SAP HANA database
SAP HANA is a technological architecture that is developed and marketed by SAP SE. At its core it consists of one in-memory, columnar, relational database.
The development of SAP HANA started with the aim of developing a database for the real-time analysis of large amounts of data (typical big data use cases). In the early phase, various technologies were developed or acquired by SAP SE.
- The TREX (Text Retrieval and information EXtraction) search engine (in-memory and column-oriented search engine) and part of the SAP BI (NetWeaver) component since 2005.
- P * TIME (in-memory OLTP platform acquired from SAP in 2005).
- MaxDB with its in-memory LiveCache engine.
The first demonstration of the platform took place in 2008: teams from SAP SE, the Hasso Plattner Institute and Stanford University demonstrated an application architecture for real-time analysis and aggregation. Vishal Sikka, former CEO of SAP SE, mentioned this architecture as "Hasso's new architecture". From this the name HANA somehow stabilized, meanwhile also called "High-Performance Analytic Appliance", but today at least without official meaning, so no acronym! For many years, SAP HANA was designed and available exclusively for DWH systems.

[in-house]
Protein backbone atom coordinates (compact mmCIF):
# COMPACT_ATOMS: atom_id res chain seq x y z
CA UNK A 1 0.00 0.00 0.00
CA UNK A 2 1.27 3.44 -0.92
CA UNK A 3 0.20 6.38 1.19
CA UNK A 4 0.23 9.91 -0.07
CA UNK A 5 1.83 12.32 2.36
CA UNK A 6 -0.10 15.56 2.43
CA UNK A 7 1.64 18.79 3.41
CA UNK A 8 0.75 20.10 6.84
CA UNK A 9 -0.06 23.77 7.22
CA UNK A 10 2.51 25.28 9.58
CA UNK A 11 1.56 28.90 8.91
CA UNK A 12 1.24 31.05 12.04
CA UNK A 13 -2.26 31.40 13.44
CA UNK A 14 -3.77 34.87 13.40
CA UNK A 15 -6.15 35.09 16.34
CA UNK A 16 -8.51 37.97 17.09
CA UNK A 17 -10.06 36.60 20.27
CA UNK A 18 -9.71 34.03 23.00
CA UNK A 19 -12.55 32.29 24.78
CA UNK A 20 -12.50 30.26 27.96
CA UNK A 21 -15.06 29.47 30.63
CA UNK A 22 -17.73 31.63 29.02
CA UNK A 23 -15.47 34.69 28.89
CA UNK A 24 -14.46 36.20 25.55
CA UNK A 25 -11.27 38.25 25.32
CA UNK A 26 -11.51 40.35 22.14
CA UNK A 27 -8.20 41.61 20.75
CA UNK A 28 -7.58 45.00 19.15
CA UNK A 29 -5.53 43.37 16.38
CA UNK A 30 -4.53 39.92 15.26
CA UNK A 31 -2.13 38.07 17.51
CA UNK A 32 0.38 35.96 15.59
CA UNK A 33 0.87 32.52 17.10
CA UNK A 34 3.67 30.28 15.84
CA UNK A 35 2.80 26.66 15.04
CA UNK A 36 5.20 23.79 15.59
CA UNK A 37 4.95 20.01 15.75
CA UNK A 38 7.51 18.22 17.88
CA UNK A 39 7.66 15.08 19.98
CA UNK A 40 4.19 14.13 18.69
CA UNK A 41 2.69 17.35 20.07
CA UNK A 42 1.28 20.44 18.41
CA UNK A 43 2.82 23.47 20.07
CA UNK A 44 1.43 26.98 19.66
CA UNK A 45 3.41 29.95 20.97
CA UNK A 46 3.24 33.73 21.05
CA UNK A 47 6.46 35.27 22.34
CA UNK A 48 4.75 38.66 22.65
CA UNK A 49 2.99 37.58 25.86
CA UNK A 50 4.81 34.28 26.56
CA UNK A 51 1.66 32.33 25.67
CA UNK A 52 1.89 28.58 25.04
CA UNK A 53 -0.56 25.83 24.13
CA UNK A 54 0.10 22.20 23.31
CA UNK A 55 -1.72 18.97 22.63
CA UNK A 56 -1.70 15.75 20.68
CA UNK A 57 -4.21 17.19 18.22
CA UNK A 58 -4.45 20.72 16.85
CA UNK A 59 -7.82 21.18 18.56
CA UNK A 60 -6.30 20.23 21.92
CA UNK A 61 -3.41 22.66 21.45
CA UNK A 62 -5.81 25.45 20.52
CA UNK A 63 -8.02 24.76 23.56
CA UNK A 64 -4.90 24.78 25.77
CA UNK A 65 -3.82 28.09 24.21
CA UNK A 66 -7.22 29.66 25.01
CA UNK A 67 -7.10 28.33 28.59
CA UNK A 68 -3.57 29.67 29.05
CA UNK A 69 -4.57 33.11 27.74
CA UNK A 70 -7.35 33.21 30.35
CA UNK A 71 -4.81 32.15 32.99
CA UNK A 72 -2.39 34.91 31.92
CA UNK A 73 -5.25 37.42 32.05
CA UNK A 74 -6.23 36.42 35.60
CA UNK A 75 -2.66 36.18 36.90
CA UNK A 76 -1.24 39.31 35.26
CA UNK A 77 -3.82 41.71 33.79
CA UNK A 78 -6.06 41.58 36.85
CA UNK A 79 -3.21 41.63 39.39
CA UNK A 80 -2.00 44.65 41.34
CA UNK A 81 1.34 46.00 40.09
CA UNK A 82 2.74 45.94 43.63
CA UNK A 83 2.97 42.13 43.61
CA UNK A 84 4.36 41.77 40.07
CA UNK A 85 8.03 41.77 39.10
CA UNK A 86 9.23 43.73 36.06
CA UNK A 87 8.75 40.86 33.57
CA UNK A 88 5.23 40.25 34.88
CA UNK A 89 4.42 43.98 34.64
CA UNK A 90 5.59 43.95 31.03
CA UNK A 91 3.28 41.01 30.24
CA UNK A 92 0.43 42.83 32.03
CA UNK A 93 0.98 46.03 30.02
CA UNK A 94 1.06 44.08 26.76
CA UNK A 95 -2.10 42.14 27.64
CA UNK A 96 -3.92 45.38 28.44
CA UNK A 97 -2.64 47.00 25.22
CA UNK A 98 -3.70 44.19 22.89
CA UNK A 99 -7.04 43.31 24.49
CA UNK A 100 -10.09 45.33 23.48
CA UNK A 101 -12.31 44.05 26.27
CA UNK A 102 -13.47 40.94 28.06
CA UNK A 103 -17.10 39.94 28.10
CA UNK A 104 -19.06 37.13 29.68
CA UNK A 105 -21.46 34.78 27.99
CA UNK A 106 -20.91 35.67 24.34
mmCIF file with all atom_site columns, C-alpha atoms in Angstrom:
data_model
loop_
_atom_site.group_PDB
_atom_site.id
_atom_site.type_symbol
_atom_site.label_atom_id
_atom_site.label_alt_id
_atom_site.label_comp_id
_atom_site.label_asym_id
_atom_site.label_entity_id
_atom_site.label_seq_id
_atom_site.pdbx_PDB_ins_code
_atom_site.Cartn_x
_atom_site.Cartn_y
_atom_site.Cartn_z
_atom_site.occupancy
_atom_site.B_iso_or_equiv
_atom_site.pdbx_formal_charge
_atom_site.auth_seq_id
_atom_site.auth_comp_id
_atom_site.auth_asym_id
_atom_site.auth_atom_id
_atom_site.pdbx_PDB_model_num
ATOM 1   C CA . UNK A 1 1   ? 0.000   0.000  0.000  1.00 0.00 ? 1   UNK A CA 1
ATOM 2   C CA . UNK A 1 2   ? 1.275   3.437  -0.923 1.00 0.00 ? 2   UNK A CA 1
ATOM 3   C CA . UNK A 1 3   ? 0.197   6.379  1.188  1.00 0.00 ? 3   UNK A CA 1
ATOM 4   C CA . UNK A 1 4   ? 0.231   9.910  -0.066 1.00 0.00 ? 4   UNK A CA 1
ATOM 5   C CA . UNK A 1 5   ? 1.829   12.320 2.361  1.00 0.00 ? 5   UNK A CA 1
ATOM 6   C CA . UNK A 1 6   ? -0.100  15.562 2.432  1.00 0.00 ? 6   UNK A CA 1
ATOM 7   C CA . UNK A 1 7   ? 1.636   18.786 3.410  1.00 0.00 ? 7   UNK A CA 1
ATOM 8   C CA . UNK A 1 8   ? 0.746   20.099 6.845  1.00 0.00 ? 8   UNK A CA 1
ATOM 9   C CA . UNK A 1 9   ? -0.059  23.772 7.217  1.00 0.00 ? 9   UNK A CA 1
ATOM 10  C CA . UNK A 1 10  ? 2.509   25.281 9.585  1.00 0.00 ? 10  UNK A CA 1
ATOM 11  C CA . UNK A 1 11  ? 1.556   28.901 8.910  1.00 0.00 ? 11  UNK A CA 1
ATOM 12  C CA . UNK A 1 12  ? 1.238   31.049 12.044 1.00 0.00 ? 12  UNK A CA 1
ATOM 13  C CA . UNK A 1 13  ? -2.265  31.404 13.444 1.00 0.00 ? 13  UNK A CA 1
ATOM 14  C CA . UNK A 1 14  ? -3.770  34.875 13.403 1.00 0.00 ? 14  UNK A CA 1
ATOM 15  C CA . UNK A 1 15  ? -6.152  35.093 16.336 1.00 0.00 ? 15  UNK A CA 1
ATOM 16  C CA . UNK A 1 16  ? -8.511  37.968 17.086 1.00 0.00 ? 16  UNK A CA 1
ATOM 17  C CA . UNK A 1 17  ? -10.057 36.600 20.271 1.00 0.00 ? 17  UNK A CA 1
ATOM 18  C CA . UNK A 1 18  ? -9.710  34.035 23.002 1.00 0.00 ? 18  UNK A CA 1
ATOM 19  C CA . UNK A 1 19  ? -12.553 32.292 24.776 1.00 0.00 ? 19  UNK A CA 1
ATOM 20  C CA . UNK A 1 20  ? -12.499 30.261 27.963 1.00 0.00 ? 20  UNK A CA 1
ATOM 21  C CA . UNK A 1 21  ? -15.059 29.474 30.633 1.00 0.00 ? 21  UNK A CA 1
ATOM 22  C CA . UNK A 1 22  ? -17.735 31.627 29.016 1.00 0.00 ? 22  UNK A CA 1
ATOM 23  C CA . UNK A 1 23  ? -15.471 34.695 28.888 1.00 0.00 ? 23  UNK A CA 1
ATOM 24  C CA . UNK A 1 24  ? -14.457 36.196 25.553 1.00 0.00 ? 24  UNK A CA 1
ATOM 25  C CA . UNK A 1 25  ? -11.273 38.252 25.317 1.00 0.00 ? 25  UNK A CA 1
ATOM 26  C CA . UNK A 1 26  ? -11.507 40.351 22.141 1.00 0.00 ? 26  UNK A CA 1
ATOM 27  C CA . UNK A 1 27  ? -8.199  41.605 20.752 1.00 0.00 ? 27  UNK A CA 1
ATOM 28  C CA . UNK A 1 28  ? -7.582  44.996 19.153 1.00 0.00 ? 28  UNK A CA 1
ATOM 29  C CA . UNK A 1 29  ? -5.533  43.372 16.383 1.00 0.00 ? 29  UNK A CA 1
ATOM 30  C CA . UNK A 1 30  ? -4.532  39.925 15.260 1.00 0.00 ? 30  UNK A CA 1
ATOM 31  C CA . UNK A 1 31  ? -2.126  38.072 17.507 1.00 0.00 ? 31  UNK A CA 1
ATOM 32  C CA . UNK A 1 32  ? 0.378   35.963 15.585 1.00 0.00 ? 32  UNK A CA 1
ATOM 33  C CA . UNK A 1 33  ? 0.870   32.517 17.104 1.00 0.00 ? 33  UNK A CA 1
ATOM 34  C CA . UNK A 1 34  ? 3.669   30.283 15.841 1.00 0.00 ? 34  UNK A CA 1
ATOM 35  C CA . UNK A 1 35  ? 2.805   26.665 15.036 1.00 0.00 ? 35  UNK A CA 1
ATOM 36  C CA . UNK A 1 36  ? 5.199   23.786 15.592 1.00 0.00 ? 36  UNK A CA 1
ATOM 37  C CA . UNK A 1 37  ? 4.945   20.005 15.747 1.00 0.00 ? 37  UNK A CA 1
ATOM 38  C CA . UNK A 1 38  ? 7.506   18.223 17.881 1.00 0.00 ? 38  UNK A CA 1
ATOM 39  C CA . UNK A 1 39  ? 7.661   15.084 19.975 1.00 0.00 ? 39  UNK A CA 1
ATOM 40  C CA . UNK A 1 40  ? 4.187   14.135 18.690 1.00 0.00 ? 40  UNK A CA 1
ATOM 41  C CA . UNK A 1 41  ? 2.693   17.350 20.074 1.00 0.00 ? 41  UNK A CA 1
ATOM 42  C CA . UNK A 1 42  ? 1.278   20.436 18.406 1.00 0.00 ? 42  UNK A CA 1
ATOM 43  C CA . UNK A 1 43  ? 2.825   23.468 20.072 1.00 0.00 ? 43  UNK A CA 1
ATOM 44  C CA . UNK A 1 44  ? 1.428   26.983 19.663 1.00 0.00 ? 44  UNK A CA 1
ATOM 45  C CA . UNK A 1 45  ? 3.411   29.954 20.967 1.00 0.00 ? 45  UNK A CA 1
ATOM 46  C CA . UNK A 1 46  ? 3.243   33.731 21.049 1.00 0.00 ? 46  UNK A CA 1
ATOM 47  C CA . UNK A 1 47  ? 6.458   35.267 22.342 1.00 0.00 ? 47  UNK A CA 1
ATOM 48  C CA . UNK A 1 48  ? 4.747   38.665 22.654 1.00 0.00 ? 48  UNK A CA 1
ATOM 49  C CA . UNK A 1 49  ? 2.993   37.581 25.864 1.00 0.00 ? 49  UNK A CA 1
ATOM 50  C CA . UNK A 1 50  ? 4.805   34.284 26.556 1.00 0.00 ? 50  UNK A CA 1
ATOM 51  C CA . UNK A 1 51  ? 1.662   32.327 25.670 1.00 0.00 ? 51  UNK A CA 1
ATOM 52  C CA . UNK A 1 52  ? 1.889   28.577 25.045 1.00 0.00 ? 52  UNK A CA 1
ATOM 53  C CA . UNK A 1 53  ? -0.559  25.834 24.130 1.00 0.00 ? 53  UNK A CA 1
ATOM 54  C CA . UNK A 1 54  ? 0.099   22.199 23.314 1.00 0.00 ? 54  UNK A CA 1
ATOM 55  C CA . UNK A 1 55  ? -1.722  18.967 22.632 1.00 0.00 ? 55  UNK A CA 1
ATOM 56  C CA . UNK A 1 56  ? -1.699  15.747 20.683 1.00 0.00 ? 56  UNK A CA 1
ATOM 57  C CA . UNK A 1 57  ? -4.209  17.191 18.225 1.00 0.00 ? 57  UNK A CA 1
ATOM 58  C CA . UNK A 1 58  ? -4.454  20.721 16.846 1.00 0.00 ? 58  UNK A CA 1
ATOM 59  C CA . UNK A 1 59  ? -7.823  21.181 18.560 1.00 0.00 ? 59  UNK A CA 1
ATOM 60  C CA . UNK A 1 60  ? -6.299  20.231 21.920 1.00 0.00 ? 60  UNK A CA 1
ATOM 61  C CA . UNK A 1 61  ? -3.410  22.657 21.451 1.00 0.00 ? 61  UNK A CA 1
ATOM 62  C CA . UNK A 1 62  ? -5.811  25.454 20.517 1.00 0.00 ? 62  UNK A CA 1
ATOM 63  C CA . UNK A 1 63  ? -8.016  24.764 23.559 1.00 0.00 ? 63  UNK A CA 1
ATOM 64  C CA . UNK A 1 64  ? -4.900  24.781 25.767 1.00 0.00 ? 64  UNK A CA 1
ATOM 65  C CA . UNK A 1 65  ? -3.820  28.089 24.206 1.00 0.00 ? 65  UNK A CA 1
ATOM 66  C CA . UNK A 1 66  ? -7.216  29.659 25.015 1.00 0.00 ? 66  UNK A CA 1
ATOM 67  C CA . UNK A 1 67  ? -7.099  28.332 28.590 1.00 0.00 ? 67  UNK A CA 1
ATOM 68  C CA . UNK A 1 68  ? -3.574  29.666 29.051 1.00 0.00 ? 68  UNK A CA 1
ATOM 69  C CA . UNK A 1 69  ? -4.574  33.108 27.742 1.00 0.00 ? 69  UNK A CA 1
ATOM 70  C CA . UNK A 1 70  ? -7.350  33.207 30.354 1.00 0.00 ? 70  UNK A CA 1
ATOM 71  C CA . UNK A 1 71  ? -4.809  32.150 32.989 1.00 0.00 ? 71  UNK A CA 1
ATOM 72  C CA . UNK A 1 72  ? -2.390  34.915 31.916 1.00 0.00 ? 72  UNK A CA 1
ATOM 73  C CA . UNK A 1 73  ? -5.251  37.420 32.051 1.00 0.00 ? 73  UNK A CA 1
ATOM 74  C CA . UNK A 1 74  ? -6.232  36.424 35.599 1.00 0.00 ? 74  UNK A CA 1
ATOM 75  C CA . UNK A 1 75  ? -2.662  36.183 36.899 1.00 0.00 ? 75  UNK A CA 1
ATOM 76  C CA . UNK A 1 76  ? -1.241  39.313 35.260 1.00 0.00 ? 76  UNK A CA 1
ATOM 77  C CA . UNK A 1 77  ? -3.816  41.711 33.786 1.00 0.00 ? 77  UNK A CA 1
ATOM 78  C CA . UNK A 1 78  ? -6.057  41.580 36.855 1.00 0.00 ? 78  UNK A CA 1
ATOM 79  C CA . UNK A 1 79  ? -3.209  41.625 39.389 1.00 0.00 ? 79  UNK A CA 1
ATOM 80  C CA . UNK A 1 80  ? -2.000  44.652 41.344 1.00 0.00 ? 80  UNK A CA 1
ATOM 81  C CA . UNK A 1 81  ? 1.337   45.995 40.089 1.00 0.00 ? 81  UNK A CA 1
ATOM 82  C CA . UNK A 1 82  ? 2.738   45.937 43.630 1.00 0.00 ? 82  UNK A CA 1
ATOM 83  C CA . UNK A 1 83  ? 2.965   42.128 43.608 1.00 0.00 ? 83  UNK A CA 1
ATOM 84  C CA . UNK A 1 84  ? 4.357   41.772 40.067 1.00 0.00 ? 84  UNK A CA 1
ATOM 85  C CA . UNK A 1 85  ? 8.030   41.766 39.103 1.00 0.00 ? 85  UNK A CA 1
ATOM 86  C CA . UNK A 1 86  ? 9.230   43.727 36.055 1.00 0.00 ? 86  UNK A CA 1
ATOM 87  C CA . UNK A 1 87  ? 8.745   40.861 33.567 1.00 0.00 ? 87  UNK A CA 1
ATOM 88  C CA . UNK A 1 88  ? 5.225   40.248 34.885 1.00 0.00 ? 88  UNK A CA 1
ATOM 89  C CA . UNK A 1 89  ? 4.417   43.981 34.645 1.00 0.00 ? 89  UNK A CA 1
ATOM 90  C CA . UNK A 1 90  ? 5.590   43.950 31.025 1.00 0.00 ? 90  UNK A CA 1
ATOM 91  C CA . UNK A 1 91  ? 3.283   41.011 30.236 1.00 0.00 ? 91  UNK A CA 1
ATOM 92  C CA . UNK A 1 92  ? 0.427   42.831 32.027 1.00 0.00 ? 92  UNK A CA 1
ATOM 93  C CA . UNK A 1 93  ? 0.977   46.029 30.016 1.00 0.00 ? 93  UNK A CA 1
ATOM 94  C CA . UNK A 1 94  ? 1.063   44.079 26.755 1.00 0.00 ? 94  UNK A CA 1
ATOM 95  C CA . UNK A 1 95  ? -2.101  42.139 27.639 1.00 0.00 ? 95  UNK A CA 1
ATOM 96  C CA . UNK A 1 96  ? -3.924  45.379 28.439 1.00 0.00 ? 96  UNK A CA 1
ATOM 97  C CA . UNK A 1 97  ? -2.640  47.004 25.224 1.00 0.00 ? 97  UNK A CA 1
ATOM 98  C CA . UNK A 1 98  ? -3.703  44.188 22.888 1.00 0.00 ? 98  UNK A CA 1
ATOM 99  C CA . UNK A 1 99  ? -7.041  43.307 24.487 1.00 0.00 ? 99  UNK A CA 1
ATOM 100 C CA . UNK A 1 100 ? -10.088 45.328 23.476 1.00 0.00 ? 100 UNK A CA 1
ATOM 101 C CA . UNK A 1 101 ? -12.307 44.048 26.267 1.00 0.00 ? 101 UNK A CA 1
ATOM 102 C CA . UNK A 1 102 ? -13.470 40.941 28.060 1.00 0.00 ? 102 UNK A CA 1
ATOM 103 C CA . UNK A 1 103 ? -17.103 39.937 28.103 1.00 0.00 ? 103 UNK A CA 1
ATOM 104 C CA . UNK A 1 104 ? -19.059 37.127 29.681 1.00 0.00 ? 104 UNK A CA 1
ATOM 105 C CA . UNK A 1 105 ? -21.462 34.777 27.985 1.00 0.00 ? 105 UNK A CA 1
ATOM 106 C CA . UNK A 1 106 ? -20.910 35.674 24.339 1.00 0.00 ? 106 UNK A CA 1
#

- The first HANA delivery took place at the end of 2010 as an appliance, as SAP HANA only ran on special SUN servers.
- At the end of 2012, SAP announced a platform as a service offering called SAP HANA Cloud Platform.
- In mid-2013, the SAP Business Suite (classic ERP components for the first time) became available on SAP HANA.
- In November 2016, SAP HANA 2 was announced, which offers enhancements for several areas such as database management and application management and includes two new cloud services: text analysis and geoanalysis.
- SAP HANA has been available in an express edition since March 2017; an optimized version that can run on laptops and other resource constrained environments. This edition is provided free of charge and can manage in-memory databases of up to 32 GB.
Overview of the various development stages of the SAP HANA database.